Gökhan Kurtaran- Istanbul- Hürriyet Daily News firstname.lastname@example.org
Only days after a failed government tender for the construction and operating rights of a large toll road and a third bridge over Istanbul’s Bosphorus, Japanese candidates decide to set up a consortium to re-try their chances
Four Japanese firms are still interested in building a third bridge over Istanbul’s Bosphorus following the failed tender by the Turkish government Jan. 10, according to a Japanese diplomat.
“Japanese companies are still showing their interests to join the construction of the third bridge,” Yasuhiro Fukuda, trade attaché from Japanese Embassy in Ankara, told the Hürriyet Daily News in an interview yesterday.
Mitsubishi, IHI, Obayashi and Itochu, the companies that were authorized to but did not attend the tender, along with five more foreign and nine local competitors, were still willing to take their chances and restart the talks with the government, according to the Japanese official.
“They are open to talks on the details of the project with the government officials,” said Yasuhiro.
The cost of the highway road project that stretches from Adapazarı to Tekirdağ in Turkey’s northwest, which also includes a third bridge over Istanbul’s Bosphorus, was estimated at $6 billion.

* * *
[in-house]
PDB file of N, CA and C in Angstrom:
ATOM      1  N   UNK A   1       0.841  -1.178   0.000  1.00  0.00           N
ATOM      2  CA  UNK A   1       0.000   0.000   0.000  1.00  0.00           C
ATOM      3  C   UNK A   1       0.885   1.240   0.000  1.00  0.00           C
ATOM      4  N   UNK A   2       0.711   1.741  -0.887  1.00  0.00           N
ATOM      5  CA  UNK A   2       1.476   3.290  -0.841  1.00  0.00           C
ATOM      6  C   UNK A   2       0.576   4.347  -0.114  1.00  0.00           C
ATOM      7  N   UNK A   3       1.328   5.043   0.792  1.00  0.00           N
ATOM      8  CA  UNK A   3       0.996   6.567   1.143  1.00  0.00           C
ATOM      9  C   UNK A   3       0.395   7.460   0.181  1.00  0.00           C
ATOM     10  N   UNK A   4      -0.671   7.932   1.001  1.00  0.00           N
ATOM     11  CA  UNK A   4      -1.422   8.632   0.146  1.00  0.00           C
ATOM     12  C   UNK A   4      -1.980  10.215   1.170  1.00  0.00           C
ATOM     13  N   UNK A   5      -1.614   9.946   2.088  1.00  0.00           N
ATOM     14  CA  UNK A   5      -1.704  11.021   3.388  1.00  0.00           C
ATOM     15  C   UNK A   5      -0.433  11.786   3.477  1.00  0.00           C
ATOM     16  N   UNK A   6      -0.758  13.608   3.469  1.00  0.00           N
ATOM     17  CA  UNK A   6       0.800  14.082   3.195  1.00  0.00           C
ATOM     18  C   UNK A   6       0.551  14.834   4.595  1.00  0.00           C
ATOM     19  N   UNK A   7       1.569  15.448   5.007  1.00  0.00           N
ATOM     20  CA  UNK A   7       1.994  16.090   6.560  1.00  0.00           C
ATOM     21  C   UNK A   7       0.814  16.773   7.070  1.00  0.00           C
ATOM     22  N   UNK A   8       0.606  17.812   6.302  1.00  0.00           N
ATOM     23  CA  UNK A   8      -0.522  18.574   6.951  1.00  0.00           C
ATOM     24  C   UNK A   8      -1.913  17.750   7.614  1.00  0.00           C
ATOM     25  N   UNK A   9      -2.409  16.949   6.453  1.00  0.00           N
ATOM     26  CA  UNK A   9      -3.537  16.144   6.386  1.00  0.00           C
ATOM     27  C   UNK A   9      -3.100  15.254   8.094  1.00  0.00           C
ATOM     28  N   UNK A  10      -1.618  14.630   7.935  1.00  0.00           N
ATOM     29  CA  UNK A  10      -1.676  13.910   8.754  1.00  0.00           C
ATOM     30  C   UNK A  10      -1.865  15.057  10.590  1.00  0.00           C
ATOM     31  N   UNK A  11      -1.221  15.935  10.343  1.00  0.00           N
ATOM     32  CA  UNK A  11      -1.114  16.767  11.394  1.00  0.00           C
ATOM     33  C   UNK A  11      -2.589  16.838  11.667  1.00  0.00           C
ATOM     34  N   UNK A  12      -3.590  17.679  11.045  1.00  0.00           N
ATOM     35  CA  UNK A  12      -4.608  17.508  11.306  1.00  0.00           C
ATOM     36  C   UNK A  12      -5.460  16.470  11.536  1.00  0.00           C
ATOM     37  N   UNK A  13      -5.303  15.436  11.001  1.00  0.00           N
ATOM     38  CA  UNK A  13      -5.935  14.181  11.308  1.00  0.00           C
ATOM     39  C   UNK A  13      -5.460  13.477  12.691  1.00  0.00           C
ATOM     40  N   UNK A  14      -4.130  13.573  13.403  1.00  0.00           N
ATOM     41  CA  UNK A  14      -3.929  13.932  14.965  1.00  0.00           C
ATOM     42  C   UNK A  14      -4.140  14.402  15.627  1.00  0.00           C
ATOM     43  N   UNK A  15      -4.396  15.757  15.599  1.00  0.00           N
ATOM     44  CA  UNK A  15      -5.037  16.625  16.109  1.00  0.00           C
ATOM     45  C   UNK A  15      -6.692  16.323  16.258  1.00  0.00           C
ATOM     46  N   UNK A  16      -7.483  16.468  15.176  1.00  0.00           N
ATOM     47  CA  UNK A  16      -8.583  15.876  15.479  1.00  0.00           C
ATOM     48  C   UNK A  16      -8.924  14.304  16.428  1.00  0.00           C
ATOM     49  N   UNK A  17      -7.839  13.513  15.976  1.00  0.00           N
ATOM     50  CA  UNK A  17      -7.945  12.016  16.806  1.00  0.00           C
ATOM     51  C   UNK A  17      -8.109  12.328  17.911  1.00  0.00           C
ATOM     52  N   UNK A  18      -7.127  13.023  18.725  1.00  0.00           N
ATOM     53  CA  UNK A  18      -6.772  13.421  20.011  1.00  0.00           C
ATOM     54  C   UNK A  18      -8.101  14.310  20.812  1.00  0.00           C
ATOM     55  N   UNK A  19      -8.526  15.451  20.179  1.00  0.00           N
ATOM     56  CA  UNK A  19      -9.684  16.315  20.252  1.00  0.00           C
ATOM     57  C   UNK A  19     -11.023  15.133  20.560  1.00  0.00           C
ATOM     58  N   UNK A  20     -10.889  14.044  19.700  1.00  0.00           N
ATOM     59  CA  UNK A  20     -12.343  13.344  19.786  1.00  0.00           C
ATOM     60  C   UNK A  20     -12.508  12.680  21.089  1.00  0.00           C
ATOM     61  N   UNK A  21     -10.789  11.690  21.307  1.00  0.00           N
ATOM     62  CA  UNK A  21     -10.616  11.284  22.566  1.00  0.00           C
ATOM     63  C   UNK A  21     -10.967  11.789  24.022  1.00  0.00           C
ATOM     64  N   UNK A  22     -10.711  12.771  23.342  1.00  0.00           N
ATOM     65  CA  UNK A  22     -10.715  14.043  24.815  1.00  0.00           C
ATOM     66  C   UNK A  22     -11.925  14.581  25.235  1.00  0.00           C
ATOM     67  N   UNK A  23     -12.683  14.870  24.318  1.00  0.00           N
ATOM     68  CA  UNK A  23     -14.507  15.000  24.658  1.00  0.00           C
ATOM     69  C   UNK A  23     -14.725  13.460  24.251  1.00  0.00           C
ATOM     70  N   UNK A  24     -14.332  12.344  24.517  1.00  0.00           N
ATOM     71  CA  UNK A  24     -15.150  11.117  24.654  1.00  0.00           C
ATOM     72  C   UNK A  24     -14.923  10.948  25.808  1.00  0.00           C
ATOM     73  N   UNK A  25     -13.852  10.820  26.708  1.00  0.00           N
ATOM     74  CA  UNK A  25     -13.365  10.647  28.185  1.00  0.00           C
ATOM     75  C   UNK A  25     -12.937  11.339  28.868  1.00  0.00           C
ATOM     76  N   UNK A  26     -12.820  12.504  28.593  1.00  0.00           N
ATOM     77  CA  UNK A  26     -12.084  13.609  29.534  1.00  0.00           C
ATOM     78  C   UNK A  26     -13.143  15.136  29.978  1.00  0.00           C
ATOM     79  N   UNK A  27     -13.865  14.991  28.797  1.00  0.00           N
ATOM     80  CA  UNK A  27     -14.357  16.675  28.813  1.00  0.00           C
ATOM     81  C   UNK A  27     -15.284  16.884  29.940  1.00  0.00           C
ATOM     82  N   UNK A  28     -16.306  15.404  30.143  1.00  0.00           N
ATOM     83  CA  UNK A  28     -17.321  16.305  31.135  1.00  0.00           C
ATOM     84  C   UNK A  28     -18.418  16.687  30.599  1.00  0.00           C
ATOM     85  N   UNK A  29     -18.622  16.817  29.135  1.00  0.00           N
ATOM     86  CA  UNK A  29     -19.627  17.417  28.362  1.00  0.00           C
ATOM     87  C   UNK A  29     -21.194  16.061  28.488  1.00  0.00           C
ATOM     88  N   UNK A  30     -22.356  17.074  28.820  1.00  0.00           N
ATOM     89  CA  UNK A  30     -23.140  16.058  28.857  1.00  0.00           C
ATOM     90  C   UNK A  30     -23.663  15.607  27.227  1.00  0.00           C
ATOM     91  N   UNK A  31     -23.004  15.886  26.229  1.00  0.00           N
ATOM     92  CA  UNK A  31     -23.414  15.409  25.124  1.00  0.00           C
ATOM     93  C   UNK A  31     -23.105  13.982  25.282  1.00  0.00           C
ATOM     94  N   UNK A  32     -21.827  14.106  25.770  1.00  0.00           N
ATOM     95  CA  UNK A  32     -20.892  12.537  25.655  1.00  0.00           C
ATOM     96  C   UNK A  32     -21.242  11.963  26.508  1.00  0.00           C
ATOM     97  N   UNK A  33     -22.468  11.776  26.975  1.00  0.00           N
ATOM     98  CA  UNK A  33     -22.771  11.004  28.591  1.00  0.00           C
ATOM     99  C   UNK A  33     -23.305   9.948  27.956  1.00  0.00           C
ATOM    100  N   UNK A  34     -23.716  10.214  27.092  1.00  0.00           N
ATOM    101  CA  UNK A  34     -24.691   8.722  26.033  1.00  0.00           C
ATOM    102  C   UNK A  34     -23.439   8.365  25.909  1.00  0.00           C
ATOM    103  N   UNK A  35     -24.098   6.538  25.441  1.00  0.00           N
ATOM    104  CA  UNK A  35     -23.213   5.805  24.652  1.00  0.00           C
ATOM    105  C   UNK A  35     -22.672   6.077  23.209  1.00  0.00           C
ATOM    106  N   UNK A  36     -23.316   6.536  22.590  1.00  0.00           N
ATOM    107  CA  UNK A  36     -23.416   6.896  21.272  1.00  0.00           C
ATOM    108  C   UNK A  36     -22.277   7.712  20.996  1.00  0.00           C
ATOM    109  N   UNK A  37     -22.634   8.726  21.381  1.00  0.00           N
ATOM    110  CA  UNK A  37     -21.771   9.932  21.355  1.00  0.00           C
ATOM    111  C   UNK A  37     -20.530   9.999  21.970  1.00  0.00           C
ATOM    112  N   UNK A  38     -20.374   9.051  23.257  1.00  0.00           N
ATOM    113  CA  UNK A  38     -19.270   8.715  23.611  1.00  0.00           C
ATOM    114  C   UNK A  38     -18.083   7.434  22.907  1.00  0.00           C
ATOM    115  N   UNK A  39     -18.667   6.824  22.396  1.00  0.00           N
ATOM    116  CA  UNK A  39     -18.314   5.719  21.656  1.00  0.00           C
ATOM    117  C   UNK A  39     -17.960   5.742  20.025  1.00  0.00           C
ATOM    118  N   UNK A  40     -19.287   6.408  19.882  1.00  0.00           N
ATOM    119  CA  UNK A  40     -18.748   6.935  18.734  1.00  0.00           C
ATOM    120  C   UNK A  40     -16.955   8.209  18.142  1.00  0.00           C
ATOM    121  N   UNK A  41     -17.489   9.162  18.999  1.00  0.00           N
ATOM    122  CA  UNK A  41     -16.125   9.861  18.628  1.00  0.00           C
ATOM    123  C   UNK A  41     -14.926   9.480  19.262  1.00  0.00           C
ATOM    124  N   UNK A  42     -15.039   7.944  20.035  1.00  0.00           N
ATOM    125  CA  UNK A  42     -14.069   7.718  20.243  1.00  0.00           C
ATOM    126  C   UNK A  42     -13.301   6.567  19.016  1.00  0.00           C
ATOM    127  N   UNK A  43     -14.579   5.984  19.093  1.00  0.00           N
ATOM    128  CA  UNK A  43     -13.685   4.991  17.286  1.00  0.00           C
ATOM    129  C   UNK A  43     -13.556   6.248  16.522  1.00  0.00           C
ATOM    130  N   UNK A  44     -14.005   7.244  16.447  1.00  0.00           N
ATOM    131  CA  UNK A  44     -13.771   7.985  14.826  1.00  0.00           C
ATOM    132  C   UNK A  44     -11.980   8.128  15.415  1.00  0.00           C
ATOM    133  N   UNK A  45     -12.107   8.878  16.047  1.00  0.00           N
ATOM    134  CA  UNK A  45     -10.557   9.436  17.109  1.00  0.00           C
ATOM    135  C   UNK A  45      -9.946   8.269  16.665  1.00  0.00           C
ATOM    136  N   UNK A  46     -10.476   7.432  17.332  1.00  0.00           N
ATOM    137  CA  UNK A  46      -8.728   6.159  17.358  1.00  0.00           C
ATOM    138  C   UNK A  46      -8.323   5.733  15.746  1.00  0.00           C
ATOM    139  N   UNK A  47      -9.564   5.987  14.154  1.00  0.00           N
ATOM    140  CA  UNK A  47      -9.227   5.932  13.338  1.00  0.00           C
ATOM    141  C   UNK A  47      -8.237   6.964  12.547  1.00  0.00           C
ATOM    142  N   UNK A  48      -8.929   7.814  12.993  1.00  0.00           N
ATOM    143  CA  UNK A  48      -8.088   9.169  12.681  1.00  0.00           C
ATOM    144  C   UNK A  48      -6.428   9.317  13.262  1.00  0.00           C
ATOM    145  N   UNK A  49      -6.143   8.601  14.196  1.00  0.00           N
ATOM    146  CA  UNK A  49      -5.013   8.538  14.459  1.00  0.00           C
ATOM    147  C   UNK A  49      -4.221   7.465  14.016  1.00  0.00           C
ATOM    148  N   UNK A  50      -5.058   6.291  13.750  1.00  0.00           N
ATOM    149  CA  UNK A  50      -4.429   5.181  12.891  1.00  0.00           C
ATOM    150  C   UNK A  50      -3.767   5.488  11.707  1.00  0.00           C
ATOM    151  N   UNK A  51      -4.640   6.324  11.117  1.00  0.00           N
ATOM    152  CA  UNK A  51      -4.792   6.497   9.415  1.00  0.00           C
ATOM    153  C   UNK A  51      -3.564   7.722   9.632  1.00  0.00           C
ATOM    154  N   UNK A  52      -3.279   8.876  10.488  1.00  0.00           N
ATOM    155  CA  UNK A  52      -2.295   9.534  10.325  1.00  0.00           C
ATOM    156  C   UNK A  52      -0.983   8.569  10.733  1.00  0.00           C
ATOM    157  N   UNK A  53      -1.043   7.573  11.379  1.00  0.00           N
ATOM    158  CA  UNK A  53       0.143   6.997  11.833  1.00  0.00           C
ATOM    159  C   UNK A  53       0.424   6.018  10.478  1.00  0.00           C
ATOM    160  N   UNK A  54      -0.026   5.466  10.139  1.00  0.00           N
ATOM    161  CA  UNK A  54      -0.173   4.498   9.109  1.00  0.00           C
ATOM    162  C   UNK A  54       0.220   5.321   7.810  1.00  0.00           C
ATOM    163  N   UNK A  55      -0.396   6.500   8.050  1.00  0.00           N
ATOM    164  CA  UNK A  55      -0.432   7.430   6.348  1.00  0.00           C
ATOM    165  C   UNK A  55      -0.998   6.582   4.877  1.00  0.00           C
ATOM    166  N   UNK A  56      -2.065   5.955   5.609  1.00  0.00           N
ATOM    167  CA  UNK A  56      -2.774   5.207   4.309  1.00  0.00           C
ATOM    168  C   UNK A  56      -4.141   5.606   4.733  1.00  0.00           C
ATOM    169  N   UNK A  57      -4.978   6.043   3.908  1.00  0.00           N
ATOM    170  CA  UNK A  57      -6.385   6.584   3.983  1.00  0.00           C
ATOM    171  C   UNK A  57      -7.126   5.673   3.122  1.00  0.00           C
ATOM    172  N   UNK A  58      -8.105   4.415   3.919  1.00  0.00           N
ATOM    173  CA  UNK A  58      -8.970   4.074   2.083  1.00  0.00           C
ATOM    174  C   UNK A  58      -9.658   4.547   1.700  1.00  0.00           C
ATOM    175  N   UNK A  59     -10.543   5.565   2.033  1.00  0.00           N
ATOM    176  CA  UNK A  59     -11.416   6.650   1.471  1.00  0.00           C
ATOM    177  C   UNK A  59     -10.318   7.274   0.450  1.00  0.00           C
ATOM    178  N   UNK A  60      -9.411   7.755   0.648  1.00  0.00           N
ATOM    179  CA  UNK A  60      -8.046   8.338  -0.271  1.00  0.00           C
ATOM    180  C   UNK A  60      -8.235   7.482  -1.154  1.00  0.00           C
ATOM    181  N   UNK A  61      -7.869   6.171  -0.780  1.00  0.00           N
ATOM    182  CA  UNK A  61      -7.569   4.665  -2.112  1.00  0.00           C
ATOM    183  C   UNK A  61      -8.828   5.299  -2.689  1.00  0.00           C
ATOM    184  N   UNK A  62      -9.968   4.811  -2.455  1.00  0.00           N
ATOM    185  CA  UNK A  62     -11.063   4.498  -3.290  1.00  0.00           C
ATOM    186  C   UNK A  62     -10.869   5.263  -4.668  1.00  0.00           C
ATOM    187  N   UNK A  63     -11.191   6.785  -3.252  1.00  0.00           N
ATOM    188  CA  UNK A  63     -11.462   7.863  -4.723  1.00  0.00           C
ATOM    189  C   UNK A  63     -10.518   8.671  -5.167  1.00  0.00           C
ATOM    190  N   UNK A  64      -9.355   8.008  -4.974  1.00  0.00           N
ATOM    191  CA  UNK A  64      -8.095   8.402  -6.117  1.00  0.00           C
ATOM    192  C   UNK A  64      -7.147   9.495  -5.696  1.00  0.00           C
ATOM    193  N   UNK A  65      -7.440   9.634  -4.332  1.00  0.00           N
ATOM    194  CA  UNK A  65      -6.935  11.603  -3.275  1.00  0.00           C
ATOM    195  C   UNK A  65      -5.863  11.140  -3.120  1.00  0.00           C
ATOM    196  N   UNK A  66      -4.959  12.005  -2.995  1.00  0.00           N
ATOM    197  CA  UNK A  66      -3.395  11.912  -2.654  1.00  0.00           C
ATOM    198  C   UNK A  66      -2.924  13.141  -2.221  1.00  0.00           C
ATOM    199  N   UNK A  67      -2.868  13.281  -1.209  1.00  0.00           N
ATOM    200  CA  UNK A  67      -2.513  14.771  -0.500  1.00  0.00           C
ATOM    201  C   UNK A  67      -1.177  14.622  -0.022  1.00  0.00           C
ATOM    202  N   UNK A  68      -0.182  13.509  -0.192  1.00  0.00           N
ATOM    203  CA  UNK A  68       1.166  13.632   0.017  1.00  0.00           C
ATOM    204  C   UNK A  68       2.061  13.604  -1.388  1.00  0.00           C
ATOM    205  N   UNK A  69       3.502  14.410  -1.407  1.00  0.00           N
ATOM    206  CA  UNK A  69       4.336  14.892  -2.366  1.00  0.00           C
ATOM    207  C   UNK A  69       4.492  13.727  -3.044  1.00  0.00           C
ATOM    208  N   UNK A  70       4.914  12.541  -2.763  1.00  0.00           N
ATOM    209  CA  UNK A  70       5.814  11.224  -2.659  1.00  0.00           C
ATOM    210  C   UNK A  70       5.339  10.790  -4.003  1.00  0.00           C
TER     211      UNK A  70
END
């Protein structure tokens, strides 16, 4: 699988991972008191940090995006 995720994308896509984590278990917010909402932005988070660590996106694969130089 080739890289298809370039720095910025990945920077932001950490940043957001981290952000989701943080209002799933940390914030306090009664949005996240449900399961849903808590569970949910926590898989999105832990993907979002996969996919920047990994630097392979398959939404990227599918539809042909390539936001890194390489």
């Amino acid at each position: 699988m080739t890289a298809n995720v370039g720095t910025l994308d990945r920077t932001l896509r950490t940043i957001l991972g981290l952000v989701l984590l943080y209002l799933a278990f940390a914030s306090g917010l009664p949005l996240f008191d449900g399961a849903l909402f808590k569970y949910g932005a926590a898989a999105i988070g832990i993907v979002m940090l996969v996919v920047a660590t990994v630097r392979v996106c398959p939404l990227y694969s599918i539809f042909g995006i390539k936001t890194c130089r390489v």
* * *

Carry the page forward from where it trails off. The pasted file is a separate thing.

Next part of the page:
“The project is too big to finance,” general manager of one of the Japanese firms told the Daily News under the condition of anonymity yesterday by phone. Both construction and operating rights of the third bridge and the highway should be divided and introduced as two tenders, which would ease financing, the source said.
“A smaller scale would make the project feasible and profitable for us,” the source said, adding that Japanese firms were preparing to start the talks with Turkey. “Any action plan including some incentives from Turkish government would be appreciated by us,” said the executive.
Talks may start soon
Despite the failure of the tender, Fukuda said this shouldn’t be taken as a sign that the Japanese firms are losing their interest in the project. Bilateral talks between a possible Japanese consortium and the Turkish government was possible soon, he added. Turkey’s Finance Minister Mehmet Şimsek said Jan. 11 the state was capable of funding the project on its own, but preferred not to.
The government offers 25-year operating rights for the toll road project which spans 414 km.
Cengiz, Gülsan, Kolin, STFA, Mapa, Nural, Park, Holding, Varyap and Yüksel were the possible local bidders. In addition to the Japanese firms, Stradag from Austria; Moskovskly Metrostroy, NPO and Mostovik from Russia; FFC Construction from Spain; and Astaldi from Italy also received specifications for the tender.